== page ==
There has been no reduction in grassland performance on the farm even though fertiliser use has been gradually reduced during the recent years of poor springs and summers. In fact the opposite has been the case. This year third cut silage was being made at Game Farm during the second week in July.

The farm has now reduced fertiliser use by 70 tonnes of N and 20 tonnes of P and K. “These are figures that even I find difficult to get used to but that’s what we’ve actually achieved by treating the slurry and being able to make full use of its true nutrient value.

“When I was offered the opportunity to treat slurry with Slurrybugs I honestly thought it was nothing more than “muck and magic” and that it couldn’t possibly work. But I’ve been proven wrong. There’s no one more sceptical than me, but my advice to anyone would be treat your slurry and see the results for yourself before you criticise,” says James Rogerson.

Before the first treated slurry was actually spread at Game Farm it was noticeable that there had been an improvement in the way the slurry could be agitated in the store.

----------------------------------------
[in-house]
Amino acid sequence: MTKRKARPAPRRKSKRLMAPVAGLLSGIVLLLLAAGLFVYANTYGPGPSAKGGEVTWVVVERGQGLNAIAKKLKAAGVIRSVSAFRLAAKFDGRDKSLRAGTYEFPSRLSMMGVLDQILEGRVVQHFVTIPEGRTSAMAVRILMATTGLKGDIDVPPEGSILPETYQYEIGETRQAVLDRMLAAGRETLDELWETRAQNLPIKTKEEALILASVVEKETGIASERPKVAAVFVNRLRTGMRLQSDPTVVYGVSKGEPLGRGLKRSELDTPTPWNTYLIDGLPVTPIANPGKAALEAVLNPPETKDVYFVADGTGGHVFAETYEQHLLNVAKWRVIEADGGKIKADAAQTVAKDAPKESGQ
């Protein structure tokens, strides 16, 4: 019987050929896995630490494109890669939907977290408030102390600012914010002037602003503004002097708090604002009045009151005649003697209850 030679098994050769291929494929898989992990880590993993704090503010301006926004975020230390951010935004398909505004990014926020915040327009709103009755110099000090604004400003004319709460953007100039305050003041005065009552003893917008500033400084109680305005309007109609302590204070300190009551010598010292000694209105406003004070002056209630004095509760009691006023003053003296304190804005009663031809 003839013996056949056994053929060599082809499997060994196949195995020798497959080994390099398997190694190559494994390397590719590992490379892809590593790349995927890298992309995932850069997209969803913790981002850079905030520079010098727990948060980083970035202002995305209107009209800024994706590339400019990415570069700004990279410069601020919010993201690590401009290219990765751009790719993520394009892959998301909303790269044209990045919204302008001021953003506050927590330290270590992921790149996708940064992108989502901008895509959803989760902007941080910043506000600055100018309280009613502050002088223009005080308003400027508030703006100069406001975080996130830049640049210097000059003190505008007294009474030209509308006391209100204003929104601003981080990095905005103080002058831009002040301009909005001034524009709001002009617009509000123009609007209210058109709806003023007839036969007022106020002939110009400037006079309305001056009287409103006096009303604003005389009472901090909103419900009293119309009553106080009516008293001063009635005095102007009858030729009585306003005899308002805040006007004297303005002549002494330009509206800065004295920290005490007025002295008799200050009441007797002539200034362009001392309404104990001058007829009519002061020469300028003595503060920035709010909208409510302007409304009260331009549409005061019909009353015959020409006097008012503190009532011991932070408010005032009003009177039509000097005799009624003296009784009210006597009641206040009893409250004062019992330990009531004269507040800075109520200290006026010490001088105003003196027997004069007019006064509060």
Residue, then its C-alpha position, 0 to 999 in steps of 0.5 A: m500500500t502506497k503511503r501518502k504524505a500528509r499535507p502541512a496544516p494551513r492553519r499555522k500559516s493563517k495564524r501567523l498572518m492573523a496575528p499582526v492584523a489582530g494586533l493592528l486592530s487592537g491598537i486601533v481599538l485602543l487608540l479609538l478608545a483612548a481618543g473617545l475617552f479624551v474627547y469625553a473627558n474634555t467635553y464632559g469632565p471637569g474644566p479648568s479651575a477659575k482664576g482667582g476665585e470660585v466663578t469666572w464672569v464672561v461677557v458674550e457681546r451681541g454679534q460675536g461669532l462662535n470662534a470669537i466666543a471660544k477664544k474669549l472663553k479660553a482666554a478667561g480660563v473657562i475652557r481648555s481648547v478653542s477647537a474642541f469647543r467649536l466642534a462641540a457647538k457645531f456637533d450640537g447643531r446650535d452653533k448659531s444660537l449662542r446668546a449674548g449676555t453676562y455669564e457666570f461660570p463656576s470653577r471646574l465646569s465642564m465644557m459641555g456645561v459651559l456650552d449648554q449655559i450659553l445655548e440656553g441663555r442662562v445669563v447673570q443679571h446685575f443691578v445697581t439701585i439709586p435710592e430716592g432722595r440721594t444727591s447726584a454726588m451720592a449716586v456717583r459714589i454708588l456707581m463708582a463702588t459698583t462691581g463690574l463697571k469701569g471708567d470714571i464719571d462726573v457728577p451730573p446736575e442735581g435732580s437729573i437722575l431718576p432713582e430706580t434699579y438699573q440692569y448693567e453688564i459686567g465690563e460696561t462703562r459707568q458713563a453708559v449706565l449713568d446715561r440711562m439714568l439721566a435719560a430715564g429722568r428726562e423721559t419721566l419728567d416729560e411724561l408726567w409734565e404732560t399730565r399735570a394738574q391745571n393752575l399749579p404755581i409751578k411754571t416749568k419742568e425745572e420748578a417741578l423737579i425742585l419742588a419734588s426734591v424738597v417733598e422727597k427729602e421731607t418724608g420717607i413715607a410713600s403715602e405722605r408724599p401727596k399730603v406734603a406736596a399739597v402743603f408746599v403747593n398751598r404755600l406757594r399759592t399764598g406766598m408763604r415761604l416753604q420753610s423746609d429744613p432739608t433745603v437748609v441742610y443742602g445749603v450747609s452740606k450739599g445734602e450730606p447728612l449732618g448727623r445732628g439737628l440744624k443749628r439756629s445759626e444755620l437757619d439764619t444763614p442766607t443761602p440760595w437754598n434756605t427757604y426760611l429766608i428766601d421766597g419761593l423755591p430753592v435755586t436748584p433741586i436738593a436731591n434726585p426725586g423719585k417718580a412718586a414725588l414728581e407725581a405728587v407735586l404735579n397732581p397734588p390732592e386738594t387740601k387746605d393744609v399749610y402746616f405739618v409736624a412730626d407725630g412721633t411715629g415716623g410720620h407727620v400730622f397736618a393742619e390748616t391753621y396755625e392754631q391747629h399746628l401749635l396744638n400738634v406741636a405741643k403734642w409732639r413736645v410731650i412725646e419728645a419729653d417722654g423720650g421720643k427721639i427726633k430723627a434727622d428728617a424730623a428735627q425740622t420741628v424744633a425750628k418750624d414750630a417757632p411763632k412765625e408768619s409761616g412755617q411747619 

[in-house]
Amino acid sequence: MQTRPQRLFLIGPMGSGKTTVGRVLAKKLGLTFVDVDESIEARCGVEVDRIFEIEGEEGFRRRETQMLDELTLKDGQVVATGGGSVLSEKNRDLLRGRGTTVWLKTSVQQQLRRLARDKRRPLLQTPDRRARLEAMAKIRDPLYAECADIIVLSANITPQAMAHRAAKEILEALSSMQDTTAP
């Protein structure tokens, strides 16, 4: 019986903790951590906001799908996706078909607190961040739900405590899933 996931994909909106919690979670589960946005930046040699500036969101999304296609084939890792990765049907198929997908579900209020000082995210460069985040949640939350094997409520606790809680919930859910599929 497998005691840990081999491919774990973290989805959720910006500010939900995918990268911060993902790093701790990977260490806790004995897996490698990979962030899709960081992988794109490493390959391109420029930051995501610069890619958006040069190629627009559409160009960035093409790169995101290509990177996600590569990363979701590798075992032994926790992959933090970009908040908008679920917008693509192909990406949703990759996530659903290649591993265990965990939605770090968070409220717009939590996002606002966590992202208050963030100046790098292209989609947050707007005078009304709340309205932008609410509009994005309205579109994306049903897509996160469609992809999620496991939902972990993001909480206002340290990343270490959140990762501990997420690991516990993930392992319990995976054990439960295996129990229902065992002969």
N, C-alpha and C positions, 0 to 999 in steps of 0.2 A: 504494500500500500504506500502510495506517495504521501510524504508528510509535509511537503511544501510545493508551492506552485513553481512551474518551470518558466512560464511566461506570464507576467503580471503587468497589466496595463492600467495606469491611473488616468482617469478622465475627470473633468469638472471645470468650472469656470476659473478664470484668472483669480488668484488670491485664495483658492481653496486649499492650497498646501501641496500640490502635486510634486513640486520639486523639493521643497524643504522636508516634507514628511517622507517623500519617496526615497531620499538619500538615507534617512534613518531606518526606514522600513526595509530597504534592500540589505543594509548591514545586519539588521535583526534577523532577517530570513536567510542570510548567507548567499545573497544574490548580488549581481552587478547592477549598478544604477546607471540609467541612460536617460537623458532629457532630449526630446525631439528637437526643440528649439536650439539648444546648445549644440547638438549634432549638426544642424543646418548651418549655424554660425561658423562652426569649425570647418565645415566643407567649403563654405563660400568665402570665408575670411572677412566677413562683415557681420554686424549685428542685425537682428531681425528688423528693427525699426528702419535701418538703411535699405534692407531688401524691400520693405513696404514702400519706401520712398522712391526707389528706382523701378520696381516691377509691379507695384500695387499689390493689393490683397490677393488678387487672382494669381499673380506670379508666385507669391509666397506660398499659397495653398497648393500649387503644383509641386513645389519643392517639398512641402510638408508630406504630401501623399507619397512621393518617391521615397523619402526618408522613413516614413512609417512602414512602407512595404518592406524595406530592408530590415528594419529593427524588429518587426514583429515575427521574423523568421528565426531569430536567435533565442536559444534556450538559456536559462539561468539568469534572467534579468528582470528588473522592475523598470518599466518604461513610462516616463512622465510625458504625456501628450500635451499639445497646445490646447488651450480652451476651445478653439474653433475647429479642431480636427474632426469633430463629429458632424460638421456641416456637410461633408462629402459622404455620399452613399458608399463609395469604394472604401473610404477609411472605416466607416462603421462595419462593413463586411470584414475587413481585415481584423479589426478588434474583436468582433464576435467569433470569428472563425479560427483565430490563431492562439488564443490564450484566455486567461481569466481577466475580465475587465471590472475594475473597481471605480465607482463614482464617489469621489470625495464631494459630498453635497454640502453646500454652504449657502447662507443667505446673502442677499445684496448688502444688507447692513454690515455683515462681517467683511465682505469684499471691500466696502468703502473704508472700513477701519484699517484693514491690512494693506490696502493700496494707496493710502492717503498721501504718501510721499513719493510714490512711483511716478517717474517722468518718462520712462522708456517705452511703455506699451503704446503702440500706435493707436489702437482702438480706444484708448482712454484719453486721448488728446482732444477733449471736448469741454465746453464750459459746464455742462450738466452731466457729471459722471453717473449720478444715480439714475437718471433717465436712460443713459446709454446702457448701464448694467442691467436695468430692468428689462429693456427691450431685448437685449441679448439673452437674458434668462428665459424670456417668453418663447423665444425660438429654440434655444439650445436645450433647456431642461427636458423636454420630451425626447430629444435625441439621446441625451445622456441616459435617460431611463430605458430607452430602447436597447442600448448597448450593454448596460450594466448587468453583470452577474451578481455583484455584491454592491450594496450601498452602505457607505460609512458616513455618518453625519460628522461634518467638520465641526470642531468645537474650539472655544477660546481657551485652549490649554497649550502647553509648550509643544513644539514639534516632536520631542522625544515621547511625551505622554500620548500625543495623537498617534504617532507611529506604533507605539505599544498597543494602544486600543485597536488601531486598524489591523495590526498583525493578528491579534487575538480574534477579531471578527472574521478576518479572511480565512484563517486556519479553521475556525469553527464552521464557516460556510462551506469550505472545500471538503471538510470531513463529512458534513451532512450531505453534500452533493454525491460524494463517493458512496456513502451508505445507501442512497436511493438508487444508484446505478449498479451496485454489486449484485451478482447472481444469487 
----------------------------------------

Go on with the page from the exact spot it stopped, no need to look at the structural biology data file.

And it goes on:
“It was much easier to agitate and to handle and there was a significant reduction in the smell. Now we appreciate that the physical change in the slurry and the reduced smell are both directly linked to what the bugs are doing in the slurry as part of capturing and stabilising its nutrient value.”

Other initial observations noted that the slurry stayed in suspension longer following stirring. “We didn’t have a scenario that sees you pumping slurry that’s like water at the start and pumping slurry at the end that’s almost too thick to deal with.

“After we applied it the first time by we got tremendous grass growth,” says James.

The farm used to use 100 tonnes of N a year but the first year treated slurry was applied nitrogen use was reduced to 75 tonnes. “I applied the slurry and then the normal amount of nitrogen but as we headed towards the end of the season the grass was still growing so well I decided not to use the final N application.”

Slurry application rates at Game Farm depend on the time of year and the weather and ground conditions but are between 2-4000 gallons an acre per spread. There can be up to four or even more slurry applications during the year using a dribble bar.